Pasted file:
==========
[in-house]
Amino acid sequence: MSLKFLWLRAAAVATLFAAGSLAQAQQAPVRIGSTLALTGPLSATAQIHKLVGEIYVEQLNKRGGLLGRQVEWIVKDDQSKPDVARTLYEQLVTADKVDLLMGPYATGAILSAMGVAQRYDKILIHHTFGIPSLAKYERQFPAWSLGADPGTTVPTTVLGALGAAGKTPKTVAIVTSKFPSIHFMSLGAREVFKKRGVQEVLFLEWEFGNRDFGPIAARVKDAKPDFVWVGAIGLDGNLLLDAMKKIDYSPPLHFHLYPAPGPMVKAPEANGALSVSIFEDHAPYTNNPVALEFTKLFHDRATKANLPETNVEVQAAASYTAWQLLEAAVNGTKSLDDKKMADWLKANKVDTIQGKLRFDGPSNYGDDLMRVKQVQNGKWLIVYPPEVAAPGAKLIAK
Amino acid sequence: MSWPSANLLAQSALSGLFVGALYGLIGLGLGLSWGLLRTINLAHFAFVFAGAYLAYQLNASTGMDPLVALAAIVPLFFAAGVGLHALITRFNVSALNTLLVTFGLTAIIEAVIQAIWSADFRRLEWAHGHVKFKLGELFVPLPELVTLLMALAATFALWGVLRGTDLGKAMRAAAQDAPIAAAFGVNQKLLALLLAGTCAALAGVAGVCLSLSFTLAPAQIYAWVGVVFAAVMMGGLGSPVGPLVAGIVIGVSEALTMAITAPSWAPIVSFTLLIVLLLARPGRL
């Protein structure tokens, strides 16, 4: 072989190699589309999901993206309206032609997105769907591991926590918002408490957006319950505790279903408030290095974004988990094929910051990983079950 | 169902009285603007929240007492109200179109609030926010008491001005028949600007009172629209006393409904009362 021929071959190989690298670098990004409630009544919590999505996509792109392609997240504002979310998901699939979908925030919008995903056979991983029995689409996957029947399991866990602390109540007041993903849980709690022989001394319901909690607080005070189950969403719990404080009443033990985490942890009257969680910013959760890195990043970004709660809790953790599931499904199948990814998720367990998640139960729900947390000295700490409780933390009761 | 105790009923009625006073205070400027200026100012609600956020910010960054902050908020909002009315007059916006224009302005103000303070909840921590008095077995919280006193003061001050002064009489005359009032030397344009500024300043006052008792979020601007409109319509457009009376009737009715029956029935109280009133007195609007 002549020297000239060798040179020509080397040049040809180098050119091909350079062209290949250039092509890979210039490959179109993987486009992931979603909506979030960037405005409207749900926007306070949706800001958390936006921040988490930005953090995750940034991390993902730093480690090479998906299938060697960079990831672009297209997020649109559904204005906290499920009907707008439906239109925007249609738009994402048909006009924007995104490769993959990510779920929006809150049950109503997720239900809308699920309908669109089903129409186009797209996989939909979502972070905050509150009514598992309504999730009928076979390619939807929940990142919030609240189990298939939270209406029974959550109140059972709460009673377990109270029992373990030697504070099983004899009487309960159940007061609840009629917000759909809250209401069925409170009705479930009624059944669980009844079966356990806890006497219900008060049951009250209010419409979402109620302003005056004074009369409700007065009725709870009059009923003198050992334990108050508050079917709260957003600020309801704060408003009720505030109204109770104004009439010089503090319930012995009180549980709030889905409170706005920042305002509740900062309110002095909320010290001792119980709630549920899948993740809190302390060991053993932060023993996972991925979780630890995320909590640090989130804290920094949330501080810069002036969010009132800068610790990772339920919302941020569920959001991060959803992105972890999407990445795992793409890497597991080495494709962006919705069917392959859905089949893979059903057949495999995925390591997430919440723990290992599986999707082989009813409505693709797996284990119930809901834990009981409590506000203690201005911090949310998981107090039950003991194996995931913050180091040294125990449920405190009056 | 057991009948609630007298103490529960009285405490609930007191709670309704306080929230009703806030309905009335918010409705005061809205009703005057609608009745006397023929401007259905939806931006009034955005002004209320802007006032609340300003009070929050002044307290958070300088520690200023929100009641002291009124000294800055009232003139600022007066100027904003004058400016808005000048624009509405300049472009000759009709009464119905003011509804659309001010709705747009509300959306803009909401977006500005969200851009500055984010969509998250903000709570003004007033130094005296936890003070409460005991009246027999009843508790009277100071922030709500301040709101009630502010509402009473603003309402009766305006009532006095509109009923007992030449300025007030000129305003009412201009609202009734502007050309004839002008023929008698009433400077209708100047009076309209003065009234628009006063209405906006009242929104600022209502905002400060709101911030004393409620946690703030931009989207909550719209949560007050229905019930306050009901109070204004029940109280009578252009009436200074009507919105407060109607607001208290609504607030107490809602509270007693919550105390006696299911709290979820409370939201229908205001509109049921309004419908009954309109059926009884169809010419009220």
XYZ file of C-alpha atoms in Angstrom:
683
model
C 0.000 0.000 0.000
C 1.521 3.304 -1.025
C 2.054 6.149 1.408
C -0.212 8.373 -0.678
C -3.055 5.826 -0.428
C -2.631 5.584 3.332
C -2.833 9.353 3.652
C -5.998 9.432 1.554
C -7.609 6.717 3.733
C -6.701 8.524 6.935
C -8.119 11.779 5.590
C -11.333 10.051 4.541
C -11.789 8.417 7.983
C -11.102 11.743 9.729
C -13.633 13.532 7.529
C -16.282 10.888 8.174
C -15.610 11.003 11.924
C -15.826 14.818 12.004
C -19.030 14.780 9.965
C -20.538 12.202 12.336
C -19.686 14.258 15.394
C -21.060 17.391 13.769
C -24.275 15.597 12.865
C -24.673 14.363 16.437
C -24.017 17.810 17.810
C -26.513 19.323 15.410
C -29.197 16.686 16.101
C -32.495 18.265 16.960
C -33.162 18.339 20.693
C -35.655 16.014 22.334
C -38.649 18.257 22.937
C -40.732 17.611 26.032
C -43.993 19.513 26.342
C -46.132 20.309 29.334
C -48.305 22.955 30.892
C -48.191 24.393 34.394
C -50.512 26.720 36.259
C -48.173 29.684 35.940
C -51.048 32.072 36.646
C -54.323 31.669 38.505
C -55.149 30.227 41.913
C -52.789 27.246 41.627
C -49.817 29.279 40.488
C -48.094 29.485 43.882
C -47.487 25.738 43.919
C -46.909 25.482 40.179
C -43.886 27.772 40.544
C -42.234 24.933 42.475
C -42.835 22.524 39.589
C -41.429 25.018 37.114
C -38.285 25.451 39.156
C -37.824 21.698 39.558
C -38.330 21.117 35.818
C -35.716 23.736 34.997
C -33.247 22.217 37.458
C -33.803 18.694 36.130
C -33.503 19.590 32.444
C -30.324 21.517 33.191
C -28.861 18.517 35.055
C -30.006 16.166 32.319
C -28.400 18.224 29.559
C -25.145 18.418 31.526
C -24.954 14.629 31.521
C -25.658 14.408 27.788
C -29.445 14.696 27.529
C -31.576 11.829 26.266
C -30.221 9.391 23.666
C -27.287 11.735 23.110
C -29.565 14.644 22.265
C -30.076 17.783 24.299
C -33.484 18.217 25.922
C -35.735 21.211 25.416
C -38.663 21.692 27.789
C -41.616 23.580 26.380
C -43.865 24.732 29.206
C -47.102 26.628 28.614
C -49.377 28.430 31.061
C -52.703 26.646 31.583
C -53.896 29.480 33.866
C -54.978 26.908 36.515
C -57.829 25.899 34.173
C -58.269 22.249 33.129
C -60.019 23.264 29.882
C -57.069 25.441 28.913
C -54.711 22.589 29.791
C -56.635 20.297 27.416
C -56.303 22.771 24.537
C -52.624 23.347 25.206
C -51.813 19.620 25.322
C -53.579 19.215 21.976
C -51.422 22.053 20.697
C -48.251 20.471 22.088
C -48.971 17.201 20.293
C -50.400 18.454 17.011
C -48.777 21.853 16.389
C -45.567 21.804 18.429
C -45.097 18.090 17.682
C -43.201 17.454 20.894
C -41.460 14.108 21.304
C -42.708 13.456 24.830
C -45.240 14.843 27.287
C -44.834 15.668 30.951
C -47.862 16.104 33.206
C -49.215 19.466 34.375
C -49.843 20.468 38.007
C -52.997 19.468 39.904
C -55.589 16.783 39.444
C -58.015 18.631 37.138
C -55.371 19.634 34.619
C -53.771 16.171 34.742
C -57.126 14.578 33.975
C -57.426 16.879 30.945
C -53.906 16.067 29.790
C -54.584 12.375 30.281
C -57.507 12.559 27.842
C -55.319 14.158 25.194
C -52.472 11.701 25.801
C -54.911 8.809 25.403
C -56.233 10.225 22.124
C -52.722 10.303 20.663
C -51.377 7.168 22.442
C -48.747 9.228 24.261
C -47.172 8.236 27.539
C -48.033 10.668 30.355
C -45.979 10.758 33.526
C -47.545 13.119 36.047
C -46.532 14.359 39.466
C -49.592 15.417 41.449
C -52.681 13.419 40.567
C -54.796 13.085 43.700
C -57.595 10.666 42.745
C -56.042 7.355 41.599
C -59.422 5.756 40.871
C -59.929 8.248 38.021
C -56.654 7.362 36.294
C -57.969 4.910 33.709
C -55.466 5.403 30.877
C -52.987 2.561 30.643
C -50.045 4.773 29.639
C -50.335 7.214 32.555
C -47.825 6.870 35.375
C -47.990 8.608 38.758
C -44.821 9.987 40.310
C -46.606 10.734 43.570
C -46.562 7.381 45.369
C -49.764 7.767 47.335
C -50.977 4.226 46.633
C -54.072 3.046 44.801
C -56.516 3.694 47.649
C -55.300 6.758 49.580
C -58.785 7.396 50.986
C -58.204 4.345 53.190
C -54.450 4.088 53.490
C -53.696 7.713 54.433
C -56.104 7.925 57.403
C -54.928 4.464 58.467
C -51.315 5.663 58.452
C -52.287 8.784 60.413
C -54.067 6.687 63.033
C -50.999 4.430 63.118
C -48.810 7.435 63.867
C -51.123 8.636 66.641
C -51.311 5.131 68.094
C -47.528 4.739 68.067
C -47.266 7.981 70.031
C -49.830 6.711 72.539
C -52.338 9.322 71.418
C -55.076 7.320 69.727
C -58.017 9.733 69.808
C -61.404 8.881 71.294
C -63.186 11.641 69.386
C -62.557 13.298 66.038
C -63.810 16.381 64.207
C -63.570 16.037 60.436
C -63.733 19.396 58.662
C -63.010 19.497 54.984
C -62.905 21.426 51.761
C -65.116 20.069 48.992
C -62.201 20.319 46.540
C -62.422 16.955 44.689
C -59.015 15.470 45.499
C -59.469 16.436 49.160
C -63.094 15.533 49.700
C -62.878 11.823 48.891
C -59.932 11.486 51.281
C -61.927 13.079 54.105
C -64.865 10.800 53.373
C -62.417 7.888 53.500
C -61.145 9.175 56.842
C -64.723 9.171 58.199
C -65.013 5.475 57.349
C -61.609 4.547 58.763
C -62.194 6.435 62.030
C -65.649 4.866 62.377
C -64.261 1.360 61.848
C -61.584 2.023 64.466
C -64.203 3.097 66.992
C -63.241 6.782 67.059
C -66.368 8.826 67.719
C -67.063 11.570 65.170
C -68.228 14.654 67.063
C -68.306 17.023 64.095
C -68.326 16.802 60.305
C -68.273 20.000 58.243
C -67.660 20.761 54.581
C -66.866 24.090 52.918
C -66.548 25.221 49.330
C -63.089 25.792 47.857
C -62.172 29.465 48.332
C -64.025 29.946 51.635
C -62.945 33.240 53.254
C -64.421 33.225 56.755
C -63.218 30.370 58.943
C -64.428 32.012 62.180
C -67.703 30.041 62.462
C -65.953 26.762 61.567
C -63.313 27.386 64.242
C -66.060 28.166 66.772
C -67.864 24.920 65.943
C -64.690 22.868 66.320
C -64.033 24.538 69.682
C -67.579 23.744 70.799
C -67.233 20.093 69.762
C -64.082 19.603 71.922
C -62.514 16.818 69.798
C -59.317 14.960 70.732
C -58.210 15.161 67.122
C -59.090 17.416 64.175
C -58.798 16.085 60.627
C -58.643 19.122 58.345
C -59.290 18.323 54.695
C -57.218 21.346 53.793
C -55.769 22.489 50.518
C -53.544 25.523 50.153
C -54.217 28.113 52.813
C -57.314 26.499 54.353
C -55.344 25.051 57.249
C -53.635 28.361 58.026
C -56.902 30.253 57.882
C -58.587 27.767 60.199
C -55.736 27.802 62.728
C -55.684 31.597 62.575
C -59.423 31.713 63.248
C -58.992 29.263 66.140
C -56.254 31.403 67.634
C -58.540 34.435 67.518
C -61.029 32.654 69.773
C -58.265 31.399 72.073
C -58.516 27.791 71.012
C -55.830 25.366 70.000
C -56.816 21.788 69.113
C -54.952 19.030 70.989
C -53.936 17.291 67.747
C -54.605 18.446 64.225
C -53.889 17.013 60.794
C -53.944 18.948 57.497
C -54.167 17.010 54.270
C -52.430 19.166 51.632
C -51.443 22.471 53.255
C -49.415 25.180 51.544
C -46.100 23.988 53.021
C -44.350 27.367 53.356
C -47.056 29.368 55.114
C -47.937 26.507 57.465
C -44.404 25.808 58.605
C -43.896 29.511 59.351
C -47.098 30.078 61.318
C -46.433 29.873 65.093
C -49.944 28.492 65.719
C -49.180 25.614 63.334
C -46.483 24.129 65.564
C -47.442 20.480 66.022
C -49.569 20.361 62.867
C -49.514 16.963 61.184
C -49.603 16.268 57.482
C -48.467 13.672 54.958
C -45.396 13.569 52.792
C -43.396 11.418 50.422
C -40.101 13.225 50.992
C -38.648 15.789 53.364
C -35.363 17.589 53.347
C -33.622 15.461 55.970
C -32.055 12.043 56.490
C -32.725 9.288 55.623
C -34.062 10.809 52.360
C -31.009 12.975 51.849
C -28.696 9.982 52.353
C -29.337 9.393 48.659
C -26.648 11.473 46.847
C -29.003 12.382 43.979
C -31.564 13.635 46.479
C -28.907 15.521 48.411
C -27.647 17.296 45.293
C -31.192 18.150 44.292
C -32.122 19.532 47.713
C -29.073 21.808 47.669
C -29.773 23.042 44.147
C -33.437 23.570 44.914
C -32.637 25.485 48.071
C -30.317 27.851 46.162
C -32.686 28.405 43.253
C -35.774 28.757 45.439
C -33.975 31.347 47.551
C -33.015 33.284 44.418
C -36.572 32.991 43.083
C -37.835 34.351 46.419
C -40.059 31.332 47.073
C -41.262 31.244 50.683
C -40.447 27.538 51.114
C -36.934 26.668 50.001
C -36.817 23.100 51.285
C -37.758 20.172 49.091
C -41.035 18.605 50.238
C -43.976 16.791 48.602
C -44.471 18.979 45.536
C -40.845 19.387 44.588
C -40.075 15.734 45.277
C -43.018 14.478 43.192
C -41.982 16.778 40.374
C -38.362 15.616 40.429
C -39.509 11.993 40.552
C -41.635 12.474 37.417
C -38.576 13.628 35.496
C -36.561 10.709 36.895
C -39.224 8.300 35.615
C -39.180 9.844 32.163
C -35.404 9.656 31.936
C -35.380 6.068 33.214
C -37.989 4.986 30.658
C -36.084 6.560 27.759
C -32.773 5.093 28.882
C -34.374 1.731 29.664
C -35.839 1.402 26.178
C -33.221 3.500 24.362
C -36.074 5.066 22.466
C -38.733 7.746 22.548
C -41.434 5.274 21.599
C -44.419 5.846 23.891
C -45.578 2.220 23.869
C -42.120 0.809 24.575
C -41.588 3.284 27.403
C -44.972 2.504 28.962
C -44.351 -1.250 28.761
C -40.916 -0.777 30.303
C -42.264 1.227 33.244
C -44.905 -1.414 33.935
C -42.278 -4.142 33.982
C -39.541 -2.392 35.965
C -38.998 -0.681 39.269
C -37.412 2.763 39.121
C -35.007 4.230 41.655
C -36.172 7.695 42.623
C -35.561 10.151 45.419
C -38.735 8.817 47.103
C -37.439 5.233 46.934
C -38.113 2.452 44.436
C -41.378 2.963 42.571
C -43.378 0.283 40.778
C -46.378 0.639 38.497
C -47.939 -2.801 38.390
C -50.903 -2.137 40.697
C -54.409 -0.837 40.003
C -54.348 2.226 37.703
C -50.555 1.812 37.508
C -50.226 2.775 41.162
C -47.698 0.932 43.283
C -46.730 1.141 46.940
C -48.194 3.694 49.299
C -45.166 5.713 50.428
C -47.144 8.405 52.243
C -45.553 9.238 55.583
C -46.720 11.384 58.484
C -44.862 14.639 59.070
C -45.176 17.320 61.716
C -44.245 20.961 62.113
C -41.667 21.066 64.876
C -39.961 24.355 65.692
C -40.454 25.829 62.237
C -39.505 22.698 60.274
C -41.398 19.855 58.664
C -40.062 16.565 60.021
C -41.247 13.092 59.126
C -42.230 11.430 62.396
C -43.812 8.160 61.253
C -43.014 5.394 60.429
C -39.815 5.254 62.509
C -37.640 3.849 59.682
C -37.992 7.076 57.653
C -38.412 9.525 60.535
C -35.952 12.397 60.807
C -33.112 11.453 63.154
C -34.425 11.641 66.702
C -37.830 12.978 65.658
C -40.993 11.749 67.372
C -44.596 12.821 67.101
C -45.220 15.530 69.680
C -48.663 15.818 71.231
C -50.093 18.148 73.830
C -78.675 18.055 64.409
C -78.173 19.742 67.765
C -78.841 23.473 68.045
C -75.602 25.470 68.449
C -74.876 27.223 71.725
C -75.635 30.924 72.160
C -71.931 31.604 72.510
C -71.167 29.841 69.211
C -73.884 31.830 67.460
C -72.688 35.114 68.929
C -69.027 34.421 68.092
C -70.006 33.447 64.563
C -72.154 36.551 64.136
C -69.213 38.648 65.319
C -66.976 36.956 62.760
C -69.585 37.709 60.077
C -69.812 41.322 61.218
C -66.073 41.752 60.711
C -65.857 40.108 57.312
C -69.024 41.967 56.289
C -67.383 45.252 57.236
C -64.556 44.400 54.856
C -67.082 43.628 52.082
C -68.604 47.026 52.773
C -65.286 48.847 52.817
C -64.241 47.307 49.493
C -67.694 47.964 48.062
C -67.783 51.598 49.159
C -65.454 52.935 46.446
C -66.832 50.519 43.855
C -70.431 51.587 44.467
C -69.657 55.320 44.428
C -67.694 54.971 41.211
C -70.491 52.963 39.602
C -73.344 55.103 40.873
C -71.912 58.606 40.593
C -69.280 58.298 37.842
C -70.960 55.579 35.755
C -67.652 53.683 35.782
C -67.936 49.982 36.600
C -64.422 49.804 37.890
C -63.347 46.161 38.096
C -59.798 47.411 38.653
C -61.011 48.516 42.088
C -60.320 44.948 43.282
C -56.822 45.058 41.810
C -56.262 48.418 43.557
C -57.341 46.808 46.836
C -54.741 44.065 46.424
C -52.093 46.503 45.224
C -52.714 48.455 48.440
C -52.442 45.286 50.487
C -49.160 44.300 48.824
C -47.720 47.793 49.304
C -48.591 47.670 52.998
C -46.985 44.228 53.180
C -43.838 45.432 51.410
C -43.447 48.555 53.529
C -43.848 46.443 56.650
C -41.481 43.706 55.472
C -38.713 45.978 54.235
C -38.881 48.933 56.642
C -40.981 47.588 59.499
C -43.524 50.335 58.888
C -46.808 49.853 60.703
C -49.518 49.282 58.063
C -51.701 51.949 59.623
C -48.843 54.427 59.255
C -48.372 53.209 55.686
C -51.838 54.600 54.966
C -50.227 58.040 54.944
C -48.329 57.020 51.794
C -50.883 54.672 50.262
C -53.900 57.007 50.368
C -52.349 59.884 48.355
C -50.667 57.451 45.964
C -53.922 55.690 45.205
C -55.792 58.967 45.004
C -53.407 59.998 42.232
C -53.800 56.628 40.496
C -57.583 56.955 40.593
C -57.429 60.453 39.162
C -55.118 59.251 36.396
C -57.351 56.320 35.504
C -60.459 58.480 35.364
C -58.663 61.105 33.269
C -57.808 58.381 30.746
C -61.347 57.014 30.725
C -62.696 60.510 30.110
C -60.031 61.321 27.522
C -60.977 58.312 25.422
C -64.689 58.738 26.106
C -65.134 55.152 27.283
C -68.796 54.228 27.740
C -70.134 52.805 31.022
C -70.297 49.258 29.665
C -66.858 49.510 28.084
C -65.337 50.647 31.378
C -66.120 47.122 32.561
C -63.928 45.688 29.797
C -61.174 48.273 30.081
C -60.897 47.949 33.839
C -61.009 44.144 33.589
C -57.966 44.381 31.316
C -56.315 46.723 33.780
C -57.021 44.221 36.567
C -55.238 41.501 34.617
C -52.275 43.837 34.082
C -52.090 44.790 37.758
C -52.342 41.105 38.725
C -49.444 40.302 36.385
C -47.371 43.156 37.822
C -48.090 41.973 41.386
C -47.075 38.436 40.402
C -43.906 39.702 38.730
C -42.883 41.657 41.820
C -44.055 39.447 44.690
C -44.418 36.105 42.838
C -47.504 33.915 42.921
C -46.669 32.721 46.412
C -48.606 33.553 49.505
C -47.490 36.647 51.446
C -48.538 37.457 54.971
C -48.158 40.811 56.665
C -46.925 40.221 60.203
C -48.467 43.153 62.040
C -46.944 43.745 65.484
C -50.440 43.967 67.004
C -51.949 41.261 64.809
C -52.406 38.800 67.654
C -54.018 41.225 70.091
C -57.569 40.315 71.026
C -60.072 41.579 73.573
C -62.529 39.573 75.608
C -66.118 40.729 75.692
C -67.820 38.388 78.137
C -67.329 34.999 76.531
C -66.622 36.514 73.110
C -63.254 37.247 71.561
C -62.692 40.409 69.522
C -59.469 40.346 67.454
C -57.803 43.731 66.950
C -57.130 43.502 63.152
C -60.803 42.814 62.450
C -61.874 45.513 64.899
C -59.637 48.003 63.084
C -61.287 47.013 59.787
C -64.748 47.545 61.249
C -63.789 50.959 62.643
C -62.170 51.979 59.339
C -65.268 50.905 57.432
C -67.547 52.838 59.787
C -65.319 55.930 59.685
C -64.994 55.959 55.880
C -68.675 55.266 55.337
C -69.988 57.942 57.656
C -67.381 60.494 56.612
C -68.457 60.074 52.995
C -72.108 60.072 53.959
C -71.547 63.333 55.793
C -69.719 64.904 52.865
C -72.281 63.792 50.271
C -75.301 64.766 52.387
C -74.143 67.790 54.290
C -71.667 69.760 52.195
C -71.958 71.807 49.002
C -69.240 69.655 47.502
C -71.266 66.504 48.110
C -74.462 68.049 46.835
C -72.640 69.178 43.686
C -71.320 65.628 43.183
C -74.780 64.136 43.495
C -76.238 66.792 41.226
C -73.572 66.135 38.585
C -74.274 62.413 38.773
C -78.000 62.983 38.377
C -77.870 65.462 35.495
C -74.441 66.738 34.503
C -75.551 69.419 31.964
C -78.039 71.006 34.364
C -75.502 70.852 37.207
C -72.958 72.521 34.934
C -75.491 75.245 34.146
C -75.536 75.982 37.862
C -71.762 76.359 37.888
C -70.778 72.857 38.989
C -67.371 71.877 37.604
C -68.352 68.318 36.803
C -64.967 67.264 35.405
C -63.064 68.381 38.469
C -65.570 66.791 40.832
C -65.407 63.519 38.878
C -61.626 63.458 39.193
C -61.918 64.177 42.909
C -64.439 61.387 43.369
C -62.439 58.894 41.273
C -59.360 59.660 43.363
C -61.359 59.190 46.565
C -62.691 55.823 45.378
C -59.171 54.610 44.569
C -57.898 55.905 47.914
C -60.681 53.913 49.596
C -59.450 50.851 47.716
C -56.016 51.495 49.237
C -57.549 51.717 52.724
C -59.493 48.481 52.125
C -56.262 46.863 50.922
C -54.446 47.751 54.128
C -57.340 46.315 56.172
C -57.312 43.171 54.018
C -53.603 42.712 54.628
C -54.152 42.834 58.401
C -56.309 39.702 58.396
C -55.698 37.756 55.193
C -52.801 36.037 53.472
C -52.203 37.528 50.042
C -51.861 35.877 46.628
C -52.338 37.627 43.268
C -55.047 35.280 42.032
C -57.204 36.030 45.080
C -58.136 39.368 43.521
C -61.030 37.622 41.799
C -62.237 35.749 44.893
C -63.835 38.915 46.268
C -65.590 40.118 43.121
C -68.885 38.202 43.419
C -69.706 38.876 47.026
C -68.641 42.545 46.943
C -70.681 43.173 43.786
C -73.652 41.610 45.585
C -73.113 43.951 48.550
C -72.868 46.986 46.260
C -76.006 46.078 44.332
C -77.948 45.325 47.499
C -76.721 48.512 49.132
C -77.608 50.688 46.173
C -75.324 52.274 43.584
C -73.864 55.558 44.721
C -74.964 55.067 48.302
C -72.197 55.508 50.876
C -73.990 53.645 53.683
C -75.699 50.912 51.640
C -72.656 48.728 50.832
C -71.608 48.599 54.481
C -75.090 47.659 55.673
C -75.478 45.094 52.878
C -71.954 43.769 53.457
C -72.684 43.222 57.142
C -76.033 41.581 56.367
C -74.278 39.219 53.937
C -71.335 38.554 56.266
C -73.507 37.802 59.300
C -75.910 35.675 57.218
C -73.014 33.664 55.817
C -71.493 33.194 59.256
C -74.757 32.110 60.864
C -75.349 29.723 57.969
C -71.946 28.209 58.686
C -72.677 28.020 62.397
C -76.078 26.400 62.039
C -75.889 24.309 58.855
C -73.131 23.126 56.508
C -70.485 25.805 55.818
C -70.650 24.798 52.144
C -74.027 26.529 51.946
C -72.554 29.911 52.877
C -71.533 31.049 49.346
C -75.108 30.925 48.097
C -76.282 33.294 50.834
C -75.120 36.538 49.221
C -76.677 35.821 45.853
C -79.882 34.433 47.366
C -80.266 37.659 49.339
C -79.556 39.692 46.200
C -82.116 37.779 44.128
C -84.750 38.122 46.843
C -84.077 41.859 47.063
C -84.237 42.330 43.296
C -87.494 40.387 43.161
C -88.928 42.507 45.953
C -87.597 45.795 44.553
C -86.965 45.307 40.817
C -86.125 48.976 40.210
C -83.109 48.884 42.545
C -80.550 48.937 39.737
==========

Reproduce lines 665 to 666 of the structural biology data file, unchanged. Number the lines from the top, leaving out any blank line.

C -76.078 26.400 62.039
C -75.889 24.309 58.855